About the Council

To address challenges in Rural America, build on the Administration’s rural economic strategy, and improve the implementation of that strategy, the President signed an Executive Order establishing the White House Rural Council.

The Council coordinates the Administration’s efforts in rural America by performing three core functions:

  1. Streamlining and improving the effectiveness of federal programs serving rural America. Through smarter government, we can do even more to improve outcomes and lower costs for the American taxpayer.
  2. Engaging stakeholders, including farmers, ranchers, and local citizens, on issues and solutions in rural communities. The Rural Council is creating and coordinating opportunities for direct dialogue between the Administration and Rural America.
  3. Promoting and coordinating private-sector partnerships. The Rural Council is finding new ways for the government to partner with private organizations in solving shared problems, and developing new, innovative models of partnership.


The White House Rural Council focuses on job creation and economic development by focusing on the following four key areas:

  1. Opportunity: Increasing the flow of capital to rural areas, job creation, and workforce development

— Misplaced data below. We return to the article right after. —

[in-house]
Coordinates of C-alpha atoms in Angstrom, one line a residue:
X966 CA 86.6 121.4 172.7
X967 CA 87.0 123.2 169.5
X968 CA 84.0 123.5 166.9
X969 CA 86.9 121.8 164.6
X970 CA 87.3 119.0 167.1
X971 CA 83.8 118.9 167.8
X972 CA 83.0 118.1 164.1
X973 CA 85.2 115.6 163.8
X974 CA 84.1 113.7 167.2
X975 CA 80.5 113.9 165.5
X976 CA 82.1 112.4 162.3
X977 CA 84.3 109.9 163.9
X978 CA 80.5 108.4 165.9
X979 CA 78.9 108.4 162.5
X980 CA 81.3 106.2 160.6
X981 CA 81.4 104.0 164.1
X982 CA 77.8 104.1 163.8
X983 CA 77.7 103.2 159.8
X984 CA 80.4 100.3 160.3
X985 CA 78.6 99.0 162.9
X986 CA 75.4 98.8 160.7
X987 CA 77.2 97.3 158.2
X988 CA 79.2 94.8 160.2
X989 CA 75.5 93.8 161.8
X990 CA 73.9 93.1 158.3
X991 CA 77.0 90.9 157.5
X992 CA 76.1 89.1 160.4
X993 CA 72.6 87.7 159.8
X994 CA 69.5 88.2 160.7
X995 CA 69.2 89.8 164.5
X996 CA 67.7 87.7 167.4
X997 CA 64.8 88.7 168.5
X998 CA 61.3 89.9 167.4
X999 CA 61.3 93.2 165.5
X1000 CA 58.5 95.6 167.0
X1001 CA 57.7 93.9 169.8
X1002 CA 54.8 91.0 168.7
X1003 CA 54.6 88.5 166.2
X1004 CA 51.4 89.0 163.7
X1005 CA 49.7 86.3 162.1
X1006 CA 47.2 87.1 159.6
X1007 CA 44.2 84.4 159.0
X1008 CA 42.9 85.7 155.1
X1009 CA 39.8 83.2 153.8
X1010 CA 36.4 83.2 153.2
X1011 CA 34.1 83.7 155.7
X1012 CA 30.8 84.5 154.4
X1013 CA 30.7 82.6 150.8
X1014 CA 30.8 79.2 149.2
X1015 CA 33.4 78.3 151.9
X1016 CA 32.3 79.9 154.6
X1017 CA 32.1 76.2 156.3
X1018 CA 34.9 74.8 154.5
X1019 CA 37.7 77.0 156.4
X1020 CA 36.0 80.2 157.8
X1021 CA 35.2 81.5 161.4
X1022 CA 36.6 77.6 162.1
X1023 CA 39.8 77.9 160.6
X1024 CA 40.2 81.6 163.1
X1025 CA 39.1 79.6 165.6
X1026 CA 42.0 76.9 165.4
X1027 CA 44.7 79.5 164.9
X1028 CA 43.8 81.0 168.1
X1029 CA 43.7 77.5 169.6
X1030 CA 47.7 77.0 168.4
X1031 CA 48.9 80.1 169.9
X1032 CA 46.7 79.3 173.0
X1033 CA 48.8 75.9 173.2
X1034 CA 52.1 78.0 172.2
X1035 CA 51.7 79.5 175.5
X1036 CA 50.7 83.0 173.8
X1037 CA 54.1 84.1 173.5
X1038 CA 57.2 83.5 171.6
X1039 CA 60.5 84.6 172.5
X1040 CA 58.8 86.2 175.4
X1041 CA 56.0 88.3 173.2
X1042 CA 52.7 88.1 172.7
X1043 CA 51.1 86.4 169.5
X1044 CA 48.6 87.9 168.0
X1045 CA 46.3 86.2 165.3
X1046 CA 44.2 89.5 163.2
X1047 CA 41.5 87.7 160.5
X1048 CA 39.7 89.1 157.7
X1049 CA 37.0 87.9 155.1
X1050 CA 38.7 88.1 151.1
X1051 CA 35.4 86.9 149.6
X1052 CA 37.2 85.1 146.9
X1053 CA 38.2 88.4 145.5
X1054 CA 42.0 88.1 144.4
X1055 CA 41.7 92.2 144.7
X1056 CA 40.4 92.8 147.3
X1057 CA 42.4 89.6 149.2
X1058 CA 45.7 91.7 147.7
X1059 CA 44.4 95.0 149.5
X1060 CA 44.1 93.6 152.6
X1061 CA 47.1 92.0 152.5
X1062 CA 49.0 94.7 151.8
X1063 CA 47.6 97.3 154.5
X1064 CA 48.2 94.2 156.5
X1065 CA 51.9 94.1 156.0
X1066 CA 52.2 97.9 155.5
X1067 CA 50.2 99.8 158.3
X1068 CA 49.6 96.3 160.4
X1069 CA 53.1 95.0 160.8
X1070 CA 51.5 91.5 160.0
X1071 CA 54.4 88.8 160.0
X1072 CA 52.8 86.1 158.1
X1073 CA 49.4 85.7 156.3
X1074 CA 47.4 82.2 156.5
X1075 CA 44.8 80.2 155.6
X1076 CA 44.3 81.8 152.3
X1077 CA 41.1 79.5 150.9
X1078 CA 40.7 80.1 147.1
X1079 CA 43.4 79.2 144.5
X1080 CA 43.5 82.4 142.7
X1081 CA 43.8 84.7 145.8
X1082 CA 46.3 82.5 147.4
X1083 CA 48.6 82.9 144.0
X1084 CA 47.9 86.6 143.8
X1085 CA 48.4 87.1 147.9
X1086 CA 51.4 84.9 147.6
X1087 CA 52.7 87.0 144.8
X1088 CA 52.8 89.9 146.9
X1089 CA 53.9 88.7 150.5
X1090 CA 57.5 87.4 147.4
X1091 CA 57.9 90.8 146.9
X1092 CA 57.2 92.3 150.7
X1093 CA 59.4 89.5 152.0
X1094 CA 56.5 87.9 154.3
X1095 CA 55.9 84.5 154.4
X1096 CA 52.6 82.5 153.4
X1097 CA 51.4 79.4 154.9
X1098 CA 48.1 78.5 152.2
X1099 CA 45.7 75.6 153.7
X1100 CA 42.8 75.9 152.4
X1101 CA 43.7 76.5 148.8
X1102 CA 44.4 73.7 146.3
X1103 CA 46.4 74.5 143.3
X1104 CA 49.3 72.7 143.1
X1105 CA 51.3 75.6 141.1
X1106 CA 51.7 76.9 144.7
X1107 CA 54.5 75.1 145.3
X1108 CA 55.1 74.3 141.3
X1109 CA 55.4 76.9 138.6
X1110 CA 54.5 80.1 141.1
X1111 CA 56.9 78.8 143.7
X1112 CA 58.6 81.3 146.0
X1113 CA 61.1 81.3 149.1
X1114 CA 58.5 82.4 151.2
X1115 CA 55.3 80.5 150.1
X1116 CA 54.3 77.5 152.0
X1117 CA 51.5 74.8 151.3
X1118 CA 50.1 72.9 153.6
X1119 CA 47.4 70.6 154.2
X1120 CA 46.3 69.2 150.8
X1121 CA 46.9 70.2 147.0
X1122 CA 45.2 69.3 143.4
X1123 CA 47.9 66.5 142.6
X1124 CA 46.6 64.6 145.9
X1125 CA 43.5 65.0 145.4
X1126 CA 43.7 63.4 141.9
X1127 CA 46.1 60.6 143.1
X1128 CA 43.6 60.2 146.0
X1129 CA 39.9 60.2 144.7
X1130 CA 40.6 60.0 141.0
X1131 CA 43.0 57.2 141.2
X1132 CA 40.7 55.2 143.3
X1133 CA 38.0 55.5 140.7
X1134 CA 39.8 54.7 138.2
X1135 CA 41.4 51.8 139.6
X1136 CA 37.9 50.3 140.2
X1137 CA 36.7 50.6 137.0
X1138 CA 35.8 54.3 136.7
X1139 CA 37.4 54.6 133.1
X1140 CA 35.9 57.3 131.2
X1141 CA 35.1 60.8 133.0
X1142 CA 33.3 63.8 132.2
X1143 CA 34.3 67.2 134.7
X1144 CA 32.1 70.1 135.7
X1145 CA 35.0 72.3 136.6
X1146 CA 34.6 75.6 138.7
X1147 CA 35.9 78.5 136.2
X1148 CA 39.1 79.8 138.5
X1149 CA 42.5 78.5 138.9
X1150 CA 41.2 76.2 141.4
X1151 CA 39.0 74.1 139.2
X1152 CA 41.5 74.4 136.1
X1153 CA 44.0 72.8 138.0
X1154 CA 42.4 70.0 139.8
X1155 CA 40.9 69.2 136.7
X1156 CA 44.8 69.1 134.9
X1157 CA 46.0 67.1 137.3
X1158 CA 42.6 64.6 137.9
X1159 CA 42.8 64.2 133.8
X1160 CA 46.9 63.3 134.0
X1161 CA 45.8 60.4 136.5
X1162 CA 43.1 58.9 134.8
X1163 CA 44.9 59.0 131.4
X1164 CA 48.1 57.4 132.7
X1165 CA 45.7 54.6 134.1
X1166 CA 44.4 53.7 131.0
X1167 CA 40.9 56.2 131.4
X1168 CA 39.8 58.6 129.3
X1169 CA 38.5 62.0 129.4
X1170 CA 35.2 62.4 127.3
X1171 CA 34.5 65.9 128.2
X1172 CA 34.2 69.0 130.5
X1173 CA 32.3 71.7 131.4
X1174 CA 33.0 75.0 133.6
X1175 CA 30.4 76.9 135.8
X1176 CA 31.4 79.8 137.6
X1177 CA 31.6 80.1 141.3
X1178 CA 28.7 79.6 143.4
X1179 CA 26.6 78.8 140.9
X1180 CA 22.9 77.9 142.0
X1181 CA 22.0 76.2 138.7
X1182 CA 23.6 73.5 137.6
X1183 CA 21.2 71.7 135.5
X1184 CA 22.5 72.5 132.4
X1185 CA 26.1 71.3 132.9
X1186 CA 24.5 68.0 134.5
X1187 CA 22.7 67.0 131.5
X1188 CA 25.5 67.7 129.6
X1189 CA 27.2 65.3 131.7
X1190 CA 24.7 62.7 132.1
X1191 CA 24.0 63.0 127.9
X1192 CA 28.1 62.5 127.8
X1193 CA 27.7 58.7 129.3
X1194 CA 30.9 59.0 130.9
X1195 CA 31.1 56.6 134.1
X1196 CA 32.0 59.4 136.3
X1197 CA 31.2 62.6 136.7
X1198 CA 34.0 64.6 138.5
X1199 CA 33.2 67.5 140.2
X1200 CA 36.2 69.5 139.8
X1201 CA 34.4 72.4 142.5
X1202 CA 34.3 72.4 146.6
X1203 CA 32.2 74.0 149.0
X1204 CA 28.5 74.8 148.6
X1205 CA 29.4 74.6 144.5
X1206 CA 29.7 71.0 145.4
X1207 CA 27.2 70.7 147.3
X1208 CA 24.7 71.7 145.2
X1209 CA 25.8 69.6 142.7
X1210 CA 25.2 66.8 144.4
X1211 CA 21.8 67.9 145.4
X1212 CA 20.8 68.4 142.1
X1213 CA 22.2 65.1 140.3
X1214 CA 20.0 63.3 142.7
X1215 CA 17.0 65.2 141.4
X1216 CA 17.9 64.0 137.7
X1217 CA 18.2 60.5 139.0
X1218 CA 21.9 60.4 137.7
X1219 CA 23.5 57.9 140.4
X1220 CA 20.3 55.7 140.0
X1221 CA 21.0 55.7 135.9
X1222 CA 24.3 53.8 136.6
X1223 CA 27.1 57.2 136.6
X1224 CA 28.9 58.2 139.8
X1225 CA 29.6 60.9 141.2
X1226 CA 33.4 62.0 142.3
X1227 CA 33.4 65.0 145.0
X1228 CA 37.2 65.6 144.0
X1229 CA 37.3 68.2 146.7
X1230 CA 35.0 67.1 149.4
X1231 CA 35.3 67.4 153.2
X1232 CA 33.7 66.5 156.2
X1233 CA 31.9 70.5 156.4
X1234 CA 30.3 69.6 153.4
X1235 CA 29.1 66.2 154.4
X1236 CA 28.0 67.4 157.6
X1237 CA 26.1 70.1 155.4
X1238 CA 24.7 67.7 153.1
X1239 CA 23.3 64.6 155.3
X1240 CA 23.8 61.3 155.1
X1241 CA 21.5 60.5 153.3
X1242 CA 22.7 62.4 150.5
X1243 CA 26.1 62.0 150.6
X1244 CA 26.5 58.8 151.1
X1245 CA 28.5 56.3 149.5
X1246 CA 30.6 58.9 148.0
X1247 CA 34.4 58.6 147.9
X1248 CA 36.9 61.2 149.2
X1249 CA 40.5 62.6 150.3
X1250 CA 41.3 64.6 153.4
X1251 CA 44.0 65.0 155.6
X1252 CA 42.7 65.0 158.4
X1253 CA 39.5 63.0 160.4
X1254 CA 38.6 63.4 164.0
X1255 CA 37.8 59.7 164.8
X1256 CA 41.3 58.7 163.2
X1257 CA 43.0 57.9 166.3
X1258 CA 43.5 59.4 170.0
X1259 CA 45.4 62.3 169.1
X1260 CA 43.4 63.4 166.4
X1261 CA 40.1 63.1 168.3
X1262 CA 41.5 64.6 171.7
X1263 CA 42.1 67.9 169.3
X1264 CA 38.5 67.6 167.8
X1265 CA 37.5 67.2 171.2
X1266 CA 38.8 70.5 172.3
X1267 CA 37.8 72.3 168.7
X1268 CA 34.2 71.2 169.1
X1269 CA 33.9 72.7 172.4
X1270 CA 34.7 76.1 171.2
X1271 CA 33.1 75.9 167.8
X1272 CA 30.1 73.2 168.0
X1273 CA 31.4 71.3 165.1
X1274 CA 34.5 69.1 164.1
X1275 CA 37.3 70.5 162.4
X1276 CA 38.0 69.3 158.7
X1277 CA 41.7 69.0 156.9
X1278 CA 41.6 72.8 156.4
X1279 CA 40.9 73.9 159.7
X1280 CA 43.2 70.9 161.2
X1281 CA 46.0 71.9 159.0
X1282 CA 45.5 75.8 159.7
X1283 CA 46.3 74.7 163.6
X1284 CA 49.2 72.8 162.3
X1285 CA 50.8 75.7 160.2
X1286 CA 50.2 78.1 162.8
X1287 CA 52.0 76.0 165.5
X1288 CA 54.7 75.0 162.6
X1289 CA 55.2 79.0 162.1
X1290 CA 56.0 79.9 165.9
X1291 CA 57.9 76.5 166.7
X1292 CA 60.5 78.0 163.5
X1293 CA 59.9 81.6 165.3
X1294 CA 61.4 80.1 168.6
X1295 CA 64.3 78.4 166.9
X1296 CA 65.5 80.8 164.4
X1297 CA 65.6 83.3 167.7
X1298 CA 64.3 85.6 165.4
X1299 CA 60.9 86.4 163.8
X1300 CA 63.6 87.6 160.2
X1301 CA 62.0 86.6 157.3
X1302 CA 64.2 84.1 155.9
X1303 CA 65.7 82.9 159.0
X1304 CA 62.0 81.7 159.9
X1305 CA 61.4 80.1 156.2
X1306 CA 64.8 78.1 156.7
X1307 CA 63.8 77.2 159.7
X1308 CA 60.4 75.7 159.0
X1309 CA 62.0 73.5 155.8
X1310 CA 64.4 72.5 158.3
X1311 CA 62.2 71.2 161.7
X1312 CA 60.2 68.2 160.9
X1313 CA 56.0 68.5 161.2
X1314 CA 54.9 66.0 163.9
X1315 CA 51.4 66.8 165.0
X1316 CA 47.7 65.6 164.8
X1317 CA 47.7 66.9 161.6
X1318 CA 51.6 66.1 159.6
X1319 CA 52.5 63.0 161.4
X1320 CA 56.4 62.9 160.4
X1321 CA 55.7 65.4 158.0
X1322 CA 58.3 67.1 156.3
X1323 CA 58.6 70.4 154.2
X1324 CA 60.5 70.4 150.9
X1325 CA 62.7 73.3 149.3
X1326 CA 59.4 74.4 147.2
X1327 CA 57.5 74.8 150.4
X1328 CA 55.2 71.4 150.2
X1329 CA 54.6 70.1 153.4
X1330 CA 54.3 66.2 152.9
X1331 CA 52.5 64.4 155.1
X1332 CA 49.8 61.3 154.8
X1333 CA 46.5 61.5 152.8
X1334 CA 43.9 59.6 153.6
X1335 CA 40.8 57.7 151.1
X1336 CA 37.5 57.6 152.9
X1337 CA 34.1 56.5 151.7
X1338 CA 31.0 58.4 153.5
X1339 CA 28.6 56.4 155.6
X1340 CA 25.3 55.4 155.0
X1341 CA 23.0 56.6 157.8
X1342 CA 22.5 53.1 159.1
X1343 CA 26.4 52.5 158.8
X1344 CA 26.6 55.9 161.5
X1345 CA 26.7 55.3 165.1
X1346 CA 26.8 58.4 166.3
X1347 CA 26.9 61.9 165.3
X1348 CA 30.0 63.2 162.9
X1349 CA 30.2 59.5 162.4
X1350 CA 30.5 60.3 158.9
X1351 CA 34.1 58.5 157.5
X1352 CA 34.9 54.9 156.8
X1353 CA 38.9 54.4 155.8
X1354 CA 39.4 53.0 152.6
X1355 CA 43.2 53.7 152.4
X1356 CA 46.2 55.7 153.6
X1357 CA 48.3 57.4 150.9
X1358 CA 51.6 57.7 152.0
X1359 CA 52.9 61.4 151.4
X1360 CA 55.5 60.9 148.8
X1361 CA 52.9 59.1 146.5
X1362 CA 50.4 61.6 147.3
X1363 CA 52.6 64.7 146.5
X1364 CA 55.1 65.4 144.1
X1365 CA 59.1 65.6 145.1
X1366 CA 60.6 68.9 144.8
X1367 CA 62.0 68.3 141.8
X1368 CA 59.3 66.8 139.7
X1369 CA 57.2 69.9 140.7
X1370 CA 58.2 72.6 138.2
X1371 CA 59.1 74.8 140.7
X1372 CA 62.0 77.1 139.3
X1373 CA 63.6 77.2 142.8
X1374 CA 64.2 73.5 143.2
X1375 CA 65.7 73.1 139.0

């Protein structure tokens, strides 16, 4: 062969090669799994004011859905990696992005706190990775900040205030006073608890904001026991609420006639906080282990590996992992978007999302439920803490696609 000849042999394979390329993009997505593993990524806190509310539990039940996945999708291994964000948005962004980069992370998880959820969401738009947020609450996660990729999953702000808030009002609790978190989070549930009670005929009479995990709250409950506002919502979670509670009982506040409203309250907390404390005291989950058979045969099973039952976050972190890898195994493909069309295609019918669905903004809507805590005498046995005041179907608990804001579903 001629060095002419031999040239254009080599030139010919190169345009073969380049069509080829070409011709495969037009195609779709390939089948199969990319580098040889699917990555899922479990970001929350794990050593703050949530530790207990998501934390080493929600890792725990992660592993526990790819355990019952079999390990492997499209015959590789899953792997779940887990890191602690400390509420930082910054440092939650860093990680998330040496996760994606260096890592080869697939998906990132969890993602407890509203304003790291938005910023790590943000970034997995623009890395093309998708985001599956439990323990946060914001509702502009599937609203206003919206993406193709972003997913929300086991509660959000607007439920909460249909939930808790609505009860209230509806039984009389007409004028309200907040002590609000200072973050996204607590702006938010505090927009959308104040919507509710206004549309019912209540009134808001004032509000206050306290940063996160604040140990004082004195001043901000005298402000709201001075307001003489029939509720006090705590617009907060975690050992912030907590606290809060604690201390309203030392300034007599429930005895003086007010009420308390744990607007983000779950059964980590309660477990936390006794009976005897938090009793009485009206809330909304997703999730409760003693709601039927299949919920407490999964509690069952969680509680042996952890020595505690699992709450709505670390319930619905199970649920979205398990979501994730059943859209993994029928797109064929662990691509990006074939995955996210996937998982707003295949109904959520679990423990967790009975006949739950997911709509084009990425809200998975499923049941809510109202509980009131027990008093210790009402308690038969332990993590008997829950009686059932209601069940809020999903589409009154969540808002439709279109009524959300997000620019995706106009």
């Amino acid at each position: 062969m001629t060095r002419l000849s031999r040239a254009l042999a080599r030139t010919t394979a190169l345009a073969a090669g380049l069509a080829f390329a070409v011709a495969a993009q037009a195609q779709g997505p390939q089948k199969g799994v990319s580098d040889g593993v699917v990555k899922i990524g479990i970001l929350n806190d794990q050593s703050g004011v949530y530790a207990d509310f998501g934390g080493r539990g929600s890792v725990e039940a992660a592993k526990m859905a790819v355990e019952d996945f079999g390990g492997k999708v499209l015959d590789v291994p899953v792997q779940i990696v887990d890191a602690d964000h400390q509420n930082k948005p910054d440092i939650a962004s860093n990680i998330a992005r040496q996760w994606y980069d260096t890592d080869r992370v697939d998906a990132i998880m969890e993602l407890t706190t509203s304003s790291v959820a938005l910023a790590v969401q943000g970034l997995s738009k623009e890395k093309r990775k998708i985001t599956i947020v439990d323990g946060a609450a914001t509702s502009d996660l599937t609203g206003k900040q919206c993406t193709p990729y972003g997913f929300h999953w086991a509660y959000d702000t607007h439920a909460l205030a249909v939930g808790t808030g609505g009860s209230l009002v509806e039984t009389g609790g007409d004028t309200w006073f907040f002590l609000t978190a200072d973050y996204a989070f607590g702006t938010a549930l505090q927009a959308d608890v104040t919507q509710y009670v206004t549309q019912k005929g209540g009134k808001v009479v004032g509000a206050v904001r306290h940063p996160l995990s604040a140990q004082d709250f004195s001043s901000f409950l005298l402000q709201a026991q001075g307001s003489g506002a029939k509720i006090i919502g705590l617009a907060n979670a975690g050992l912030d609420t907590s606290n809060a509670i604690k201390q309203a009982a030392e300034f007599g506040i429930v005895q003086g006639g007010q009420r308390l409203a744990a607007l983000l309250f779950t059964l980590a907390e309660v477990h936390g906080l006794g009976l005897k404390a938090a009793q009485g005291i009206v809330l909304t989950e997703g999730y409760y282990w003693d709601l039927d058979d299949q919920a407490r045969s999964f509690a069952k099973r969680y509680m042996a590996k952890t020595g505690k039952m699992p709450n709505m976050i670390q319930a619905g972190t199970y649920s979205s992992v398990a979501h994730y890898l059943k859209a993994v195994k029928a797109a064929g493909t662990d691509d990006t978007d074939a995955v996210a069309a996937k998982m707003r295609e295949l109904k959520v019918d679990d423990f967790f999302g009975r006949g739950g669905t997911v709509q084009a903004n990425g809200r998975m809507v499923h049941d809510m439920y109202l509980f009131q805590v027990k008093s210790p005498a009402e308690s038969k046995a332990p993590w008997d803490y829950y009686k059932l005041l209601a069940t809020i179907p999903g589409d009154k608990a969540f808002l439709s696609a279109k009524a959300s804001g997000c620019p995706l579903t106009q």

2. Innovation: Including the expansion of telecommunications, renewable energy, and new markets for rural communities
  3. Quality of Life: Including increased access to quality health care, education, and housing, and particularly in persistent poverty counties and tribal areas
  4. Conservation: Including expansion of outdoor opportunities and economic growth

Related Blog Posts

  • Helping Rural Older Americans Thrive

    Older Americans who live in rural areas are isolated, with fewer transportation options and limited access to other important services. Knowing these unique challenges is one reason USDA and other federal agencies are investing in housing, health care and nutrition programs for our country’s rural seniors.

  • Tapping into the Economic Potential of Local Food Through Local Foods, Local Places

    Industry estimates suggest that local food sales in America have nearly doubled in recent years, jumping from $5 billion in 2008 to $11.7 billion in 2014. We’ve invested more than $800 million in 29,100 local and regional food businesses and infrastructure projects over the past six years to help farmers, ranchers and rural businesses tap into that market.

  • Serving More Summer Meals in Rural and Tribal Areas

    The Administration is making a series of announcements designed to serve more meals this summer in rural and tribal areas.